In addition, the market already has an Alternative Country station in KFWR (the Ranch) and one of the youngest-leaning Hot Country formats, KTYS (the Twister), although that station doesn’t have a Classic Rock component.
Perhaps for that reason, in its first few days, Lone Star 92.5 was more of a Classic Rock station with the greatest hits of Americana and Texas Country than a true hybrid–which is to say that it sounded like a lot like the HD-2 extension of a Classic Rock station that it had been a week ago. (What’s on the HD-2 channel for now is the old Classic Rock format.) There wasn’t much that would make the station unpalatable for its previous Classic Rock cume. In the hour heard here, it would be hard to imagine even an edgier mainstream Country current like Brad Paisley’s “Ticks” fitting in. So far, it’s Country mostly in the way that Americana standard-bearer KPIG Monterey, Calif., is Country.
In that regard, Lone Star is unlike most of the previous Country/Classic Rock hybrids, which have approached the format from the Country angle and were then subject to the availability of compatible current Country product. Ultimately, those stations always hit a patch where Country music ran out of tempo, forcing them to choose between maintaining their energy level and playing the hits. Relying more on that extra Allman Brothers cut usually means digging beyond the songs that can be counted on to research well, but at least, in the spirit of the Bob- and Jack-FMs, you’re doing so with library material.
Sebastian’s stations, by contrast, have always been Country stations that just happened to play the Eagles and Charlie Daniels Band cuts that much of the format once played (and maybe an occasional “Sister Golden Hair” that most did not play, even in 1987). After listening to Lone Star, we punched over to KPLX and heard only two Classic Rock songs in 75 minutes: Don Henley’s “The Heart of the Matter” and the Eagles’ “Take It Easy” (and the latter is certainly an honorary Country title by any measurement).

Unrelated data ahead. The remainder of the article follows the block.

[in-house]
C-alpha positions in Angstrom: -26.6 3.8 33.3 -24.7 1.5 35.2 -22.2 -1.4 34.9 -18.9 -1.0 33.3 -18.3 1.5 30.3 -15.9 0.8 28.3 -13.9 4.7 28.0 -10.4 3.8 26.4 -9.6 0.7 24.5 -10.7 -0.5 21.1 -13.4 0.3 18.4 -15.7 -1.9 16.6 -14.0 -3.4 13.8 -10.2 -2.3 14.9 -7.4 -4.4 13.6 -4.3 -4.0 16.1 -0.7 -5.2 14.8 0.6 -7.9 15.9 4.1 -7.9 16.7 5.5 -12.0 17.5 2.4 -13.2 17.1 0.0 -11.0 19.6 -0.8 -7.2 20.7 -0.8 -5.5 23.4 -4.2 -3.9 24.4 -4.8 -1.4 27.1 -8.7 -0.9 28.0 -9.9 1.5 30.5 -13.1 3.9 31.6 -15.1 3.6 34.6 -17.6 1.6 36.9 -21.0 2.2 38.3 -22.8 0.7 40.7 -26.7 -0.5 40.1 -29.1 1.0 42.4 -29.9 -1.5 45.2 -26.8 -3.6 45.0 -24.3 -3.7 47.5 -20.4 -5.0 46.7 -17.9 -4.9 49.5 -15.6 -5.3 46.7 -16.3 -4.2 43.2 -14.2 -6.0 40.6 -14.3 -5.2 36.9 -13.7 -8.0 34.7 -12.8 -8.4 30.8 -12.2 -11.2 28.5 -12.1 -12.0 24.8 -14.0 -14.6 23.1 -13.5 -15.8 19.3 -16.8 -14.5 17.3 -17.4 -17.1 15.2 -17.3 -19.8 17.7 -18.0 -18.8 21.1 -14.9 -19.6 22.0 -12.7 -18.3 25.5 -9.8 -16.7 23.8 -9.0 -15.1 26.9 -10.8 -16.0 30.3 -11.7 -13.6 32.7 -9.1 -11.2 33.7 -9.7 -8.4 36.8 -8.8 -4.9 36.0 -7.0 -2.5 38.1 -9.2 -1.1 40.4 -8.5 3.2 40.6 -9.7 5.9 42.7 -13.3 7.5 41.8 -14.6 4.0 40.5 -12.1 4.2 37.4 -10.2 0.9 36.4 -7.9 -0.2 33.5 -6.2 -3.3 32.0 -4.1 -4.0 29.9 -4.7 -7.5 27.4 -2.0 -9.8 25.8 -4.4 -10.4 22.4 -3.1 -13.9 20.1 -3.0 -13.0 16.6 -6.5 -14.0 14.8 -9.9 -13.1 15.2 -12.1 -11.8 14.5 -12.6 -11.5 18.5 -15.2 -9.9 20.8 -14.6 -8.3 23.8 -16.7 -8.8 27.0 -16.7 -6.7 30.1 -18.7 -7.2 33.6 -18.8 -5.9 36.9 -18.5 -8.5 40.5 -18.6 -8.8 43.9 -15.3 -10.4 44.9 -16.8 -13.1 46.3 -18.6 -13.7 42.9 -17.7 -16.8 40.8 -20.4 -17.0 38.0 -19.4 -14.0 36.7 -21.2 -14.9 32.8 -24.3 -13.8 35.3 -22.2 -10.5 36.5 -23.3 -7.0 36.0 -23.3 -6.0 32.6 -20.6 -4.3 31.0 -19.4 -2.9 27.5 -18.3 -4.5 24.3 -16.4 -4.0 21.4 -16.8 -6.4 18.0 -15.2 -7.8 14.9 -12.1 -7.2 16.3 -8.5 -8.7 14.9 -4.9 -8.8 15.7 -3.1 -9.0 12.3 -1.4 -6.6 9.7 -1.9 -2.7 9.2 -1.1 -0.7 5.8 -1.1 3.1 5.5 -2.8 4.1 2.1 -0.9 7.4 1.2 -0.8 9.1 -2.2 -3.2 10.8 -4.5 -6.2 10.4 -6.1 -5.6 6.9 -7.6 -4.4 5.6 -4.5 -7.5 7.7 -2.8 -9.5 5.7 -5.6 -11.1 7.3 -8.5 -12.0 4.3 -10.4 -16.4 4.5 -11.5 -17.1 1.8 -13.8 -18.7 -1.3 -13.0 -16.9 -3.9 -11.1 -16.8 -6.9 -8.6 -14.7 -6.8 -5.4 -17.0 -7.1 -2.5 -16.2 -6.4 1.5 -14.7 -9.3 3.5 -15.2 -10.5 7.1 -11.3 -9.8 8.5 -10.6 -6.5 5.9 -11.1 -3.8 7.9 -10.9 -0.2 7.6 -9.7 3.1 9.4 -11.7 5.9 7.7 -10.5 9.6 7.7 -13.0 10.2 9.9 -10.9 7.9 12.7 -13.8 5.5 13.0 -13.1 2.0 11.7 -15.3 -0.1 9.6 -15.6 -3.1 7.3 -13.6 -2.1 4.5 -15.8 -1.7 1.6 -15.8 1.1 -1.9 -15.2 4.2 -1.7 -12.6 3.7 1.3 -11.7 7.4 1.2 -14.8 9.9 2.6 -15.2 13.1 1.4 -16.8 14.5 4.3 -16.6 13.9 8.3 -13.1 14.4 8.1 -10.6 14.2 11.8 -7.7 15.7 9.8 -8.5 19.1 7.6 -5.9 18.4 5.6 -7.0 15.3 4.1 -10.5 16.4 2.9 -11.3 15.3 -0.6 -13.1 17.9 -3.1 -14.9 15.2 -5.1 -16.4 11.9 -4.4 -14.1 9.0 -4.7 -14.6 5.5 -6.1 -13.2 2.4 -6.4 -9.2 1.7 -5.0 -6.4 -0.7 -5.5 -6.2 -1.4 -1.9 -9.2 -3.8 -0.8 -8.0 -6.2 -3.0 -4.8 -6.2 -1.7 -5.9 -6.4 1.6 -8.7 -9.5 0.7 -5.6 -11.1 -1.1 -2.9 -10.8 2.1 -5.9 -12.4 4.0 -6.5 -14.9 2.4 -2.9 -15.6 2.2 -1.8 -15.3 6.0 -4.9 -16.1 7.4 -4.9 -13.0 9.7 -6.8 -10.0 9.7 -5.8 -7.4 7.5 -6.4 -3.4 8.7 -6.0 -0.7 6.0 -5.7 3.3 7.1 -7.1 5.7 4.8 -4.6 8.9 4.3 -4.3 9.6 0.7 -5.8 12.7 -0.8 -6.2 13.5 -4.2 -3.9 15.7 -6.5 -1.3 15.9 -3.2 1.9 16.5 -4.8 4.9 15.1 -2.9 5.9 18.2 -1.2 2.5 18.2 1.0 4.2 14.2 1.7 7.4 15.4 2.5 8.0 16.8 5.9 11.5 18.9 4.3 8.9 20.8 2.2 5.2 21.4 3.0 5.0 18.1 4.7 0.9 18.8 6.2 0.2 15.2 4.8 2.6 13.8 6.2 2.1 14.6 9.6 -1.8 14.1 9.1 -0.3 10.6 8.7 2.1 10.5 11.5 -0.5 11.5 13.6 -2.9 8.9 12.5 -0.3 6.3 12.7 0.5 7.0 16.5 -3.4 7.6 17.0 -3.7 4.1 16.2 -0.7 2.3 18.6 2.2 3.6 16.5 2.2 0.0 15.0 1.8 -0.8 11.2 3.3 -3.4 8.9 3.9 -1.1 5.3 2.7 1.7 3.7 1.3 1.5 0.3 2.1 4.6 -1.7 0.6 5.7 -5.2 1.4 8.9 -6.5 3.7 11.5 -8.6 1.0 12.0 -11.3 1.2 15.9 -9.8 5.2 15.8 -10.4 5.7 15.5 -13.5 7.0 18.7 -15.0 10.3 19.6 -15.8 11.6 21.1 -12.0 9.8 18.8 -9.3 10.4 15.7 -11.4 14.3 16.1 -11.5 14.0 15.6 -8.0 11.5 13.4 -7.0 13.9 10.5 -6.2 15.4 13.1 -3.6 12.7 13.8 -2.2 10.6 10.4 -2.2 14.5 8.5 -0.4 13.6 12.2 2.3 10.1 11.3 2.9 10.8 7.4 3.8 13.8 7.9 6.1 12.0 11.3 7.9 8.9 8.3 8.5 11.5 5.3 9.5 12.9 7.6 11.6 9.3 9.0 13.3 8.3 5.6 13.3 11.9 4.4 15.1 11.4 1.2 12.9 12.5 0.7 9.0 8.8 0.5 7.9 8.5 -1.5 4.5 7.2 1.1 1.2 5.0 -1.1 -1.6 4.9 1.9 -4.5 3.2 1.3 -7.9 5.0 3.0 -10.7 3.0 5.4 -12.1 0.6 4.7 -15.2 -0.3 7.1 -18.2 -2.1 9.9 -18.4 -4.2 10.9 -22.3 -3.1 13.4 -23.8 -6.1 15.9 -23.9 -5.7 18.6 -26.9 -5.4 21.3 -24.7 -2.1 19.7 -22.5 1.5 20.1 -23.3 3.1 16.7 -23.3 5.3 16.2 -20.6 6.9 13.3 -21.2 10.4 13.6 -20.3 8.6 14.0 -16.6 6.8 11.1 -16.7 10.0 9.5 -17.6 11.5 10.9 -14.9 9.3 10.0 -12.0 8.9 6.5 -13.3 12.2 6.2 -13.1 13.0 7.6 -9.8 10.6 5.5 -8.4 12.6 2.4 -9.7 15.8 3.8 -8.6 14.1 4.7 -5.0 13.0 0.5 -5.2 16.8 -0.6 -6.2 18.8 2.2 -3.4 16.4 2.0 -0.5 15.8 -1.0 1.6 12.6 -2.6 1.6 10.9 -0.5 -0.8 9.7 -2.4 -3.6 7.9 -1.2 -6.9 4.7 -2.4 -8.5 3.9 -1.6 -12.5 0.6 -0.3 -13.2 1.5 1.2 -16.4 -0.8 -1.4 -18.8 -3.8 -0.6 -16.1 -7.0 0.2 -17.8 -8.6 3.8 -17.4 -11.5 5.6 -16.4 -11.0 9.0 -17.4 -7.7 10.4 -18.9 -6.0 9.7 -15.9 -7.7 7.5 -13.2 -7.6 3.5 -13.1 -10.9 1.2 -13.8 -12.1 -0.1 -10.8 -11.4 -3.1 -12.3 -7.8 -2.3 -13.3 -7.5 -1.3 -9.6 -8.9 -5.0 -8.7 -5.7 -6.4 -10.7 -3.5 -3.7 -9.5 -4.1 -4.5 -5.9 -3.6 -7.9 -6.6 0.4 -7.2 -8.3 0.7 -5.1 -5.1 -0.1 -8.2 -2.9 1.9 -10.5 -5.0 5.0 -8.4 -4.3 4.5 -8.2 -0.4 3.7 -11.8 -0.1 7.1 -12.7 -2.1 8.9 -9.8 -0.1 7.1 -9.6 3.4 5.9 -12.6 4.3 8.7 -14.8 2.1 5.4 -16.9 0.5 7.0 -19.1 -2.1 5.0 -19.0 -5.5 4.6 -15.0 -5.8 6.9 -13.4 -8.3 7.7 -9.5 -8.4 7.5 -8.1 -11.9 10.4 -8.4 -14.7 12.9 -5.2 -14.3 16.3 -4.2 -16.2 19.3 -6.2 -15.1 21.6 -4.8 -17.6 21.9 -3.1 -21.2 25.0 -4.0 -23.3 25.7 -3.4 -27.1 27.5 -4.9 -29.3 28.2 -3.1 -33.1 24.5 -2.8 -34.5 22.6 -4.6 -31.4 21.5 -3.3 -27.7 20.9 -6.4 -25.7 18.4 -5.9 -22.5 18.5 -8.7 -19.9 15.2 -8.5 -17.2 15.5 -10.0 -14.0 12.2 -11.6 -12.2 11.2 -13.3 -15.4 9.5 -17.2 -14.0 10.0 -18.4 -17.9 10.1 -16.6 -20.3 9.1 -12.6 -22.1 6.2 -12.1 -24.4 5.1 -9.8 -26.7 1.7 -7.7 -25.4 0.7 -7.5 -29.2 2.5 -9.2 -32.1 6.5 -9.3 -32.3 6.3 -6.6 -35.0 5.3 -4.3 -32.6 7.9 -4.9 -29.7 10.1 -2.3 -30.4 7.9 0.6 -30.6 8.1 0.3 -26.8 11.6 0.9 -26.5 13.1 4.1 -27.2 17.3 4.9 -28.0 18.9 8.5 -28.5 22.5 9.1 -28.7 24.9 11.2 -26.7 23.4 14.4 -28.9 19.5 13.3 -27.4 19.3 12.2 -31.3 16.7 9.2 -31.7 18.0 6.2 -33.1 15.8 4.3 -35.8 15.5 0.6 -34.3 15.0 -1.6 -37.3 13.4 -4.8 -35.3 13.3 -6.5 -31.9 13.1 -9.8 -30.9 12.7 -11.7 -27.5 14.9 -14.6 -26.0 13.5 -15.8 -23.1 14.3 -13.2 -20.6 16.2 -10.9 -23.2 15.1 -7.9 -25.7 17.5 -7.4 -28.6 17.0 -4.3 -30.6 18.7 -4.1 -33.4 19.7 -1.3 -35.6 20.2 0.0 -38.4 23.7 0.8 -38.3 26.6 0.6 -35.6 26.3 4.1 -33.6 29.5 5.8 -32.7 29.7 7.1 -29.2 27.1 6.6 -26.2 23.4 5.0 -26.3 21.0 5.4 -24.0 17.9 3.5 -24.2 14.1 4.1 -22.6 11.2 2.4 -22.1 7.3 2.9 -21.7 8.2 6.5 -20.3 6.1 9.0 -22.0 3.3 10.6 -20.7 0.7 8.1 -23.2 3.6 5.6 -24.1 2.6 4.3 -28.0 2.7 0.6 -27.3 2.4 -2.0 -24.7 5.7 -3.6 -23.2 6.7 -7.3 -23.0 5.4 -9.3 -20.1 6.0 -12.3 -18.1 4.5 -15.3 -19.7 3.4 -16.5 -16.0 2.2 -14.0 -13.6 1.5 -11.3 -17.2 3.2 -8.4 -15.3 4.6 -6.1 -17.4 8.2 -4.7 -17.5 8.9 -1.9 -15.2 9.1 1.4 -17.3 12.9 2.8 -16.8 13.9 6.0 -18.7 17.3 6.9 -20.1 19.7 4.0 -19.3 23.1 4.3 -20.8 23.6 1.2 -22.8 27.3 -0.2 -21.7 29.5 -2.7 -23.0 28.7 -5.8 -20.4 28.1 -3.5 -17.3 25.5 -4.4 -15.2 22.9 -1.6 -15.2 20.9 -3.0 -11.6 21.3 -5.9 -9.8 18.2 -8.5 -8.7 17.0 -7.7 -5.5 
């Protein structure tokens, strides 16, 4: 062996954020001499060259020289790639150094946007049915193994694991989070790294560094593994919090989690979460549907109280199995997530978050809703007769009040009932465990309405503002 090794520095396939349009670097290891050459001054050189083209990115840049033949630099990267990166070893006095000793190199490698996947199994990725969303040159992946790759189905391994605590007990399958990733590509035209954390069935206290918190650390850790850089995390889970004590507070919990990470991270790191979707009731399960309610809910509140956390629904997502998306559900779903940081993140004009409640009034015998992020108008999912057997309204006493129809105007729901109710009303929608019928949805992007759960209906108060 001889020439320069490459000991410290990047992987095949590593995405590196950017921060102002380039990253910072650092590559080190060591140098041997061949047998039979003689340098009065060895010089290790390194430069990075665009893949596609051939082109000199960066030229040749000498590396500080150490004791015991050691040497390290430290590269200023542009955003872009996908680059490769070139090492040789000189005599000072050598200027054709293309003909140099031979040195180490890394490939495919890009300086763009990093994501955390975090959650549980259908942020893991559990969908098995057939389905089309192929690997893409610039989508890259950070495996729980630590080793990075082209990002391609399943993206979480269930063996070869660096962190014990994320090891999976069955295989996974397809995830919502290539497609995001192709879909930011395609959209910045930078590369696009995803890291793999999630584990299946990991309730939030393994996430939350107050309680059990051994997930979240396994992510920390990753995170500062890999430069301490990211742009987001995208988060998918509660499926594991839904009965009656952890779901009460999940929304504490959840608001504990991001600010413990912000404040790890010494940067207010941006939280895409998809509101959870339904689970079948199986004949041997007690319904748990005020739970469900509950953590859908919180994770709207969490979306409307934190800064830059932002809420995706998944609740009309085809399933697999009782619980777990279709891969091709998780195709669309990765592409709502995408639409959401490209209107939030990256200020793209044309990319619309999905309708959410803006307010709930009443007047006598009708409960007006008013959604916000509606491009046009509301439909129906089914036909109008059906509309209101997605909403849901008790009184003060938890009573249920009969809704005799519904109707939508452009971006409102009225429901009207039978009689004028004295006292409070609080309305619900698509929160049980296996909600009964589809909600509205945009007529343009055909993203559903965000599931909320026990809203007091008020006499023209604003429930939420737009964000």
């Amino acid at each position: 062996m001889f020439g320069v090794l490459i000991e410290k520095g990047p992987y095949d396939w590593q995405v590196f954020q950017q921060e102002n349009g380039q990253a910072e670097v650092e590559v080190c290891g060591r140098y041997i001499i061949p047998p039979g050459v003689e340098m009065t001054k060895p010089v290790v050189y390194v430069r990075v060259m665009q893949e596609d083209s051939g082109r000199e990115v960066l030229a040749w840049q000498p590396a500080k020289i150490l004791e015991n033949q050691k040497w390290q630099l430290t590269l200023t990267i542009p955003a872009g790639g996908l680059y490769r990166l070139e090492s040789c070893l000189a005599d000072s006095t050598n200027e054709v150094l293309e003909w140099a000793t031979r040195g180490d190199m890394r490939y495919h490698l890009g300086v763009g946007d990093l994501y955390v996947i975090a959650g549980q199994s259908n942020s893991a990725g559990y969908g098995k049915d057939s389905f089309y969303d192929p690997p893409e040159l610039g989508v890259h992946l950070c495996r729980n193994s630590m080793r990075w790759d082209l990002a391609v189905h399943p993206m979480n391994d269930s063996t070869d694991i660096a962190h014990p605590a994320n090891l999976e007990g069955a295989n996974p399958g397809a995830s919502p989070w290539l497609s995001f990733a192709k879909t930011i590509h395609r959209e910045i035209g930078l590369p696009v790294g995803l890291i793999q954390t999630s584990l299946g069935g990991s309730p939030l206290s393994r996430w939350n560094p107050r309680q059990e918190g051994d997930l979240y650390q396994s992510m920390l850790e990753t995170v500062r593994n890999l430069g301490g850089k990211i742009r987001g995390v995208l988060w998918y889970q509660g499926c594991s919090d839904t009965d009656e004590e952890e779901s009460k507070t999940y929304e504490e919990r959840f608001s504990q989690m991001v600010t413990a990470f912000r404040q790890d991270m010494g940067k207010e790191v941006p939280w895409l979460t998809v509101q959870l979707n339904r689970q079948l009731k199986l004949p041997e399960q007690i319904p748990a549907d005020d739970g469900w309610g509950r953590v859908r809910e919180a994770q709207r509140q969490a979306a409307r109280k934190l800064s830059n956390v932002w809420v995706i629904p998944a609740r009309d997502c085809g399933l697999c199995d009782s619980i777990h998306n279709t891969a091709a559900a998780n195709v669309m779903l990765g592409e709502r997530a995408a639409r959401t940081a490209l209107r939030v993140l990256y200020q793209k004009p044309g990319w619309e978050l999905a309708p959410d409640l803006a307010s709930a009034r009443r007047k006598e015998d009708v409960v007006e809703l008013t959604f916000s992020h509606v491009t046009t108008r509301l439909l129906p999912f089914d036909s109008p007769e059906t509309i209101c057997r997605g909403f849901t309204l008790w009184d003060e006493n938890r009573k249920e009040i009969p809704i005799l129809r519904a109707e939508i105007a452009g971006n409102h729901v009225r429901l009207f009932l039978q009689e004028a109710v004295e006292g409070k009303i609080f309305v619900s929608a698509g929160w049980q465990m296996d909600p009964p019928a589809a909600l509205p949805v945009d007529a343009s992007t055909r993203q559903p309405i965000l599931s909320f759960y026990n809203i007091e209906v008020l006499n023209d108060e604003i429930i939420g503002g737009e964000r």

Here’s an hour of Lone Star 92.5 at 8:15 a.m. on April 23, 2007:
ZZ Top, “La Grange”
Allman Brothers, “Melissa”
Whiskeytown, “Bar Lights”
George Thorogood, “If You Don’t Start Drinking (I’m Gonna Leave)”
Creedence Clearwater Revival, “Bad Moon Rising”
Pat Green, “Dixie Lullaby”
Black Crowes, “Remedy”
Blackfoot, “Highway Song”
David Allan Coe, “You Never Even Called Me By My Name”
Outlaws, “There Goes Another Love Song”
Bruce Springsteen, “Badlands”
Drive By Truckers, “Let There Be Rock”
TWO CHANGES AT THE SAME TIME
One of the ironies about the various attempts to change the spot-sales paradigm is that they often involve a format change. When Top 40 WWZZ (Z104) Washington, D.C., cut its spotload and added the “McDonalds’ Morning Show,” it also changed to Hot AC. The Morey Organization experiment in Eastern Long Island also involved short-lived format changes on two of its three stations in the region. It often feels as if station owners don’t think they can alter the paradigm without smashing it completely.
Which is too bad, because it would have been nice to know if Z104’s lower spotload could have helped it win its format battle with WIHT (Hot 99.5). Likewise, it would have been interesting to see if the sponsorship approach could have made KZPS–which had divvied up the Classic Rock pie with the harder KDBN (the Bone) and poppier KJKK (Jack-FM)–viable again. Sponsorship plugs doubtless exist on cable TV’s reality shows as well, but it’s “The Apprentice” and “American Idol” that has given them their best showcase. And however well Lone Star works, it will likely be the combination of a cume-driven format and the TSL enhancement of no traditional spots that helps the sponsorship concept kick in once and for all.
Meanwhile, it’s still encouraging to see brand name practitioners for both the Country/Classic Rock format and the sponsorship model. For many people, each makes too much sense not to ultimately get traction somewhere, and unlike Eastern Long Island, the Clear Channel/Dallas cluster will have the advantage of not having to live off sponsorships alone until the concept takes root with advertisers.